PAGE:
Collaboration in editing is key to the final usefulness of the site. Mediawiki is designed to be a platform for large groups of users and can handle many changes at a time. In general, most pages could benefit from edits. Whether you come across a page with a typo or confusing wording, or you feel that a page could use added information, please feel free to make a change or leave a comment.

It might take a while for you to get used to the site structure, but when you get the hang of it, you'll find it organized and very useful. Mediawiki is a huge project with many available extensions and add-ons to make the site behave in different ways. If you find a tool that you feel could be of benefit to the site, make a comment on a Discussion page to propose adding it to the server.

Finding a page

The search box at the top-right corner of every page can help you find pages by phrase. Just type in the box what you'd like to find and press Enter . If the site finds an exact match, it will redirect you to that page. If it returns several close results, you'll be redirected to a search results page where you can specify what you're looking for. You can search for pages with content, multimedia (photos and audio), help pages, everything (including technical template pages). The Advanced search option gives you more control over your search.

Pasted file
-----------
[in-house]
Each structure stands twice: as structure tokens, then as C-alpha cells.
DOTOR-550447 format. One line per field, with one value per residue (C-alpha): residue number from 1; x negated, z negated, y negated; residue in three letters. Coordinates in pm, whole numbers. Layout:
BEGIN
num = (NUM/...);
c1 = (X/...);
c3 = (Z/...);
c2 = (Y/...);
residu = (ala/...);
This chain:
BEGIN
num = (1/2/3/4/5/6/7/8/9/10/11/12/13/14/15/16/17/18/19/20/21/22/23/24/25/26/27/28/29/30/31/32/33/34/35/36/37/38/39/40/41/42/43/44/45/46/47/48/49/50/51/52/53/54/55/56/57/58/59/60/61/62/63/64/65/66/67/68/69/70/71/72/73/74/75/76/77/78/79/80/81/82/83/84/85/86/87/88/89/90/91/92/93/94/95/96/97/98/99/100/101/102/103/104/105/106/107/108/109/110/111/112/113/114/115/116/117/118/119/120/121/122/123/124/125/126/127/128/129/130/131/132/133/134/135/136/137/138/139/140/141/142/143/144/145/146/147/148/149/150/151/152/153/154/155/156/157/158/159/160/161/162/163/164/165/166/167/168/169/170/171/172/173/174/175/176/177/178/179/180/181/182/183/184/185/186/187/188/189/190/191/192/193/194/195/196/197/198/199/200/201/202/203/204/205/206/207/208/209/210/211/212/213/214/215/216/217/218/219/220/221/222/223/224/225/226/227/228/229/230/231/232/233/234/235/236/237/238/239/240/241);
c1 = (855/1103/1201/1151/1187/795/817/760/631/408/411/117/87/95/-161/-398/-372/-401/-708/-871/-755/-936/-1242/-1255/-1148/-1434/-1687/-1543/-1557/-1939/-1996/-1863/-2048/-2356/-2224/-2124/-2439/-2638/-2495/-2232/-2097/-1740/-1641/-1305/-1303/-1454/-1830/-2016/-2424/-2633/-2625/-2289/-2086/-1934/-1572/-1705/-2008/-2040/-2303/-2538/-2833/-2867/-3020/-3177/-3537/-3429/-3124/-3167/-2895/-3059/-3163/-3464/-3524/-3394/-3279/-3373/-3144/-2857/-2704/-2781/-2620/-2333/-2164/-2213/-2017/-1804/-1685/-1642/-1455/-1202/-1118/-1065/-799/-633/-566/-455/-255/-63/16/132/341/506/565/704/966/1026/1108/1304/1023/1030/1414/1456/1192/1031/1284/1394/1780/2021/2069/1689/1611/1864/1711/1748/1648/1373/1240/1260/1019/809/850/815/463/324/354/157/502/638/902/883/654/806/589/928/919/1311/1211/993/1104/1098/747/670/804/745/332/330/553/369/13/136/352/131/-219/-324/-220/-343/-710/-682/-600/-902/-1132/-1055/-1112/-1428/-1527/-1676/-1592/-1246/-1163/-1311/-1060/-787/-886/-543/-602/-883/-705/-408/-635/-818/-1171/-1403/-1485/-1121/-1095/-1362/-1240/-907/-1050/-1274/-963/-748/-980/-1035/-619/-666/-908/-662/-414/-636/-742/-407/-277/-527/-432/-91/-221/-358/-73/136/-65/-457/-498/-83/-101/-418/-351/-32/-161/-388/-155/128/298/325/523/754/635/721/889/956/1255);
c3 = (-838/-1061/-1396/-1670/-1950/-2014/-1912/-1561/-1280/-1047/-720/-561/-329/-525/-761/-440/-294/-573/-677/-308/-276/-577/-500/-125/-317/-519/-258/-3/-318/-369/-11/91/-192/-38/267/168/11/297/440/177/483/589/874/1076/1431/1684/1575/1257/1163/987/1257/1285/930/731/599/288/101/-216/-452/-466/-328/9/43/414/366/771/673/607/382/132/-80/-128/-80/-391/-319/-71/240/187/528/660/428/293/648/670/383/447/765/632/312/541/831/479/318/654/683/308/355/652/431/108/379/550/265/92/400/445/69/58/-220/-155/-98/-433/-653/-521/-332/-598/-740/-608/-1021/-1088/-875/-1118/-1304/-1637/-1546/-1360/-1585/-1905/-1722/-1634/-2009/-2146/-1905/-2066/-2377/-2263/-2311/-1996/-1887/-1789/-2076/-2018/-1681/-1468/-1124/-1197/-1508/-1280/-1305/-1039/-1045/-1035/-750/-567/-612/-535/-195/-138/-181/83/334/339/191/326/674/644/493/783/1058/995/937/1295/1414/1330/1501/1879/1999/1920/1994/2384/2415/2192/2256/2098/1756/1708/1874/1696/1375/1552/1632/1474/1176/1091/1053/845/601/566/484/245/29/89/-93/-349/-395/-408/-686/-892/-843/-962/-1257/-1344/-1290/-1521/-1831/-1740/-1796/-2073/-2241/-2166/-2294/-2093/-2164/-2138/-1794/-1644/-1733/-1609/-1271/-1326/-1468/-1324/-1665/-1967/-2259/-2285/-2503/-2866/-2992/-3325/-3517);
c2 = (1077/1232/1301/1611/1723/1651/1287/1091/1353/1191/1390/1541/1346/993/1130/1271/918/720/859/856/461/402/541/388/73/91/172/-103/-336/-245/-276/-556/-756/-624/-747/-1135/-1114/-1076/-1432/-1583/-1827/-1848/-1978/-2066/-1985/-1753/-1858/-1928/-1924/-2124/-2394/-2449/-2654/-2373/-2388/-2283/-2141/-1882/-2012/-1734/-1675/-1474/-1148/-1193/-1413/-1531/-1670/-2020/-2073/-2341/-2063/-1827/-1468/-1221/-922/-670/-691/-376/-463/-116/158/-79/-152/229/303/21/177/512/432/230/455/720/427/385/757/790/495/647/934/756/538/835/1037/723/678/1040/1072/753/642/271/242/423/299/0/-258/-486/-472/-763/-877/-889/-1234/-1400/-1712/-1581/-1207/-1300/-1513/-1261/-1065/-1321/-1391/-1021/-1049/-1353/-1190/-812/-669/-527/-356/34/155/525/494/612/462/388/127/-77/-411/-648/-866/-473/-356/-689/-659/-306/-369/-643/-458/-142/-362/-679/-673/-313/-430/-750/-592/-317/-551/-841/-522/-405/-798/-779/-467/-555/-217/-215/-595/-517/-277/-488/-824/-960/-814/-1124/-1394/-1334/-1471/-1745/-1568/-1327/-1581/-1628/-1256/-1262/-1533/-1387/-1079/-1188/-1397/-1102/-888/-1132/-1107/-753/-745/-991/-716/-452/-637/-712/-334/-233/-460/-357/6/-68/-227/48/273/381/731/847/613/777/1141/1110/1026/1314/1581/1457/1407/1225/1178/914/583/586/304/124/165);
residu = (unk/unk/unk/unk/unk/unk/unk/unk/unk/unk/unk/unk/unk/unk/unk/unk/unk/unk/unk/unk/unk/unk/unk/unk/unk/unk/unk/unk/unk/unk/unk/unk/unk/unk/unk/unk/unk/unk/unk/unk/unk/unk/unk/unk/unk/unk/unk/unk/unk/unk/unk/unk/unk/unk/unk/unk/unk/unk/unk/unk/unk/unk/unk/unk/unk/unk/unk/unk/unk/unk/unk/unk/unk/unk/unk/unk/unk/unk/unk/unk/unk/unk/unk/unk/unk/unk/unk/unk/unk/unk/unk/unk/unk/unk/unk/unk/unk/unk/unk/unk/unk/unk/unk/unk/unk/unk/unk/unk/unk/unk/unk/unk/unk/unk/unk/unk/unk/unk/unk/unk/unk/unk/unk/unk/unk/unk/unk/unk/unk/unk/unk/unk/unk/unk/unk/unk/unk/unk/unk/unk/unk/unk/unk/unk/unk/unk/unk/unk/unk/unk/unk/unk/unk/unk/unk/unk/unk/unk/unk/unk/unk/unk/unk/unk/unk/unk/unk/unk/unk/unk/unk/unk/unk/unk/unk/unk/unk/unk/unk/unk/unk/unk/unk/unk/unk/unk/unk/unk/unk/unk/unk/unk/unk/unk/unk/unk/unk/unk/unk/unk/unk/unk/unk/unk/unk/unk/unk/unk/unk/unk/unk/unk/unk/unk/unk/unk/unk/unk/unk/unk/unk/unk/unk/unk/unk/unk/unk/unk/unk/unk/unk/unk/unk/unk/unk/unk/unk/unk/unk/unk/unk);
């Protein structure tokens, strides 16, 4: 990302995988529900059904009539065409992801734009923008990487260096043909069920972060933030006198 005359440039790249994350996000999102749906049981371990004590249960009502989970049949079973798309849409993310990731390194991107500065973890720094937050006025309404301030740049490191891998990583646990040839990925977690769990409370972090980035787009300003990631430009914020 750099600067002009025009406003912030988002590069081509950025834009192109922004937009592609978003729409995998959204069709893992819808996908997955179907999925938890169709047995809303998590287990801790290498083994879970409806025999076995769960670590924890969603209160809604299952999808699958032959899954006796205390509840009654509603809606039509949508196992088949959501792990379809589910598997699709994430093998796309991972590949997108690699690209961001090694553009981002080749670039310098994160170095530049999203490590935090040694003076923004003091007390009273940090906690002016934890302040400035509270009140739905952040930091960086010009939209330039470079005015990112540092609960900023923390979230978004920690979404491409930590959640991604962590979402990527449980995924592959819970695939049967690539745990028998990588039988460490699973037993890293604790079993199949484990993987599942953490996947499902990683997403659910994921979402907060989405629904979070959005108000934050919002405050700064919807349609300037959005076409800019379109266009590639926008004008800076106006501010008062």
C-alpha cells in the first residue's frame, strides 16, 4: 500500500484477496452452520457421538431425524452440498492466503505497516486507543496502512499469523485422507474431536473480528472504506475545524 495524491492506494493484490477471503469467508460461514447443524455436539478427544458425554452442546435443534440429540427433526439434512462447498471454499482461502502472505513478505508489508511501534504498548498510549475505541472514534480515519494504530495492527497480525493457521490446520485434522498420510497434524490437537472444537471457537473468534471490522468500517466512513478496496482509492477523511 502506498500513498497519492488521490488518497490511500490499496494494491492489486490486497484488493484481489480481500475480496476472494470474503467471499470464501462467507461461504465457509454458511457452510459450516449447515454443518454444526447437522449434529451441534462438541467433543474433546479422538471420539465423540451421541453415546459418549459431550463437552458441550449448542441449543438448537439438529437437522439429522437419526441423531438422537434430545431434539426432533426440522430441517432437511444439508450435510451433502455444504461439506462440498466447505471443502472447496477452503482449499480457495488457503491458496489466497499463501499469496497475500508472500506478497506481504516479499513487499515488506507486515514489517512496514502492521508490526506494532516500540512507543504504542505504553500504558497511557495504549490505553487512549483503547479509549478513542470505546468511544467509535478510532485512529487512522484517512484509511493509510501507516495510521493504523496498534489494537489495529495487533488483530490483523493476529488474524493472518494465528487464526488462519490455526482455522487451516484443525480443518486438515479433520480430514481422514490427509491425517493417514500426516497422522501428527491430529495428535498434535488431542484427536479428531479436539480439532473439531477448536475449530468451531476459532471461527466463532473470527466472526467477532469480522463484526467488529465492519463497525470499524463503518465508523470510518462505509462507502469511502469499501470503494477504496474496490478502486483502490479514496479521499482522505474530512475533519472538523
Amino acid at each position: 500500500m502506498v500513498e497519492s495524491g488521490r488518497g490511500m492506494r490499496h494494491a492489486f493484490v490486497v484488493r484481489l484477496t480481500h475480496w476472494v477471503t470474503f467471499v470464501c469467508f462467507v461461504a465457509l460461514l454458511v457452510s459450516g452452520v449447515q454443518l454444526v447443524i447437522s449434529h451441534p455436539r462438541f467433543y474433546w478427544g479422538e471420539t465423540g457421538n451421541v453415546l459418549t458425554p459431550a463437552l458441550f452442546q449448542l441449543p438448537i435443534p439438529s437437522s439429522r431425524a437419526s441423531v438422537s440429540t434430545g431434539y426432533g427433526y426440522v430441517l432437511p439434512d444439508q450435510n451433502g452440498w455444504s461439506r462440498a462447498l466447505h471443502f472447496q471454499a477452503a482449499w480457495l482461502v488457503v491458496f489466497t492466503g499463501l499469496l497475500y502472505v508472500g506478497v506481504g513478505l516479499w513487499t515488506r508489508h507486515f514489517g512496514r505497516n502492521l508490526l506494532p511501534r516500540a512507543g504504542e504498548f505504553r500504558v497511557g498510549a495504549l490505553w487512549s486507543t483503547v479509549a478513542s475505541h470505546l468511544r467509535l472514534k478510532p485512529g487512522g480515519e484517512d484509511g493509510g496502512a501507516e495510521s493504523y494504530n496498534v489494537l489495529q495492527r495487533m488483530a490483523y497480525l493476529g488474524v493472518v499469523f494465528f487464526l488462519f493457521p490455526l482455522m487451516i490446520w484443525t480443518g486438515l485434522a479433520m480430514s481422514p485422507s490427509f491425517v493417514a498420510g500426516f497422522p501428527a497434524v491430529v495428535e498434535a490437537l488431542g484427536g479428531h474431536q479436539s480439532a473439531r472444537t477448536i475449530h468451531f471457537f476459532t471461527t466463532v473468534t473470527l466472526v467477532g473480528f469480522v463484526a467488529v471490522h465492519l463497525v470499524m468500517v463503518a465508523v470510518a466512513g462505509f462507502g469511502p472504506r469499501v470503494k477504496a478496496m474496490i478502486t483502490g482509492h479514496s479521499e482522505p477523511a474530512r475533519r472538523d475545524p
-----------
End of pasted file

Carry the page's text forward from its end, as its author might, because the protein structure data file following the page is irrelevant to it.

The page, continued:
Editing a page

If you see a typo or something you feel that you're able to correct, click "Edit" at the top-right of the page. Feel free to fix these errors and re-word the grammar as you see fit. If you'd like to add information to a page, be sure to include references to where you found information.

Be clear, concise, and don't worry about mistakes!

If something is completely wrong, an editor will come back later and change the information or link to be correct.

If you don't feel comfortable editing the site or you feel unsure about your edit, you can comment on the page by clicking on the "Discussion" tab and explaining what you found. Commenting will help other editors make changes and can be used as a space for a meta discussion about the site itself.

If you'd like to create a new page, be sure to add references. These can either be internal links to documents in the collection or to external sites. When adding external links, please use the WayBack machine to archive the page. For more information on this, please see this blog post.

For any edit that you make to the site, please provide a short explanation in the Summary box. This will help editors understand what changes you've made and why you did it. If you're making a lot of edits, summaries can also help you remember what you've done if you have to go back and undo your actions.

Author information

This site was created by Tim D'Annecy, a graduate student at the University of Florida Women's Studies and Gender Research Center as a digital companion to the physical collection in Smathers Library.


References

  1. "A Guide to the Records of the Florida National Organization for Women." Retrieved September 21, 2013. http://www.library.ufl.edu/spec/pkyonge/FLNOW.htm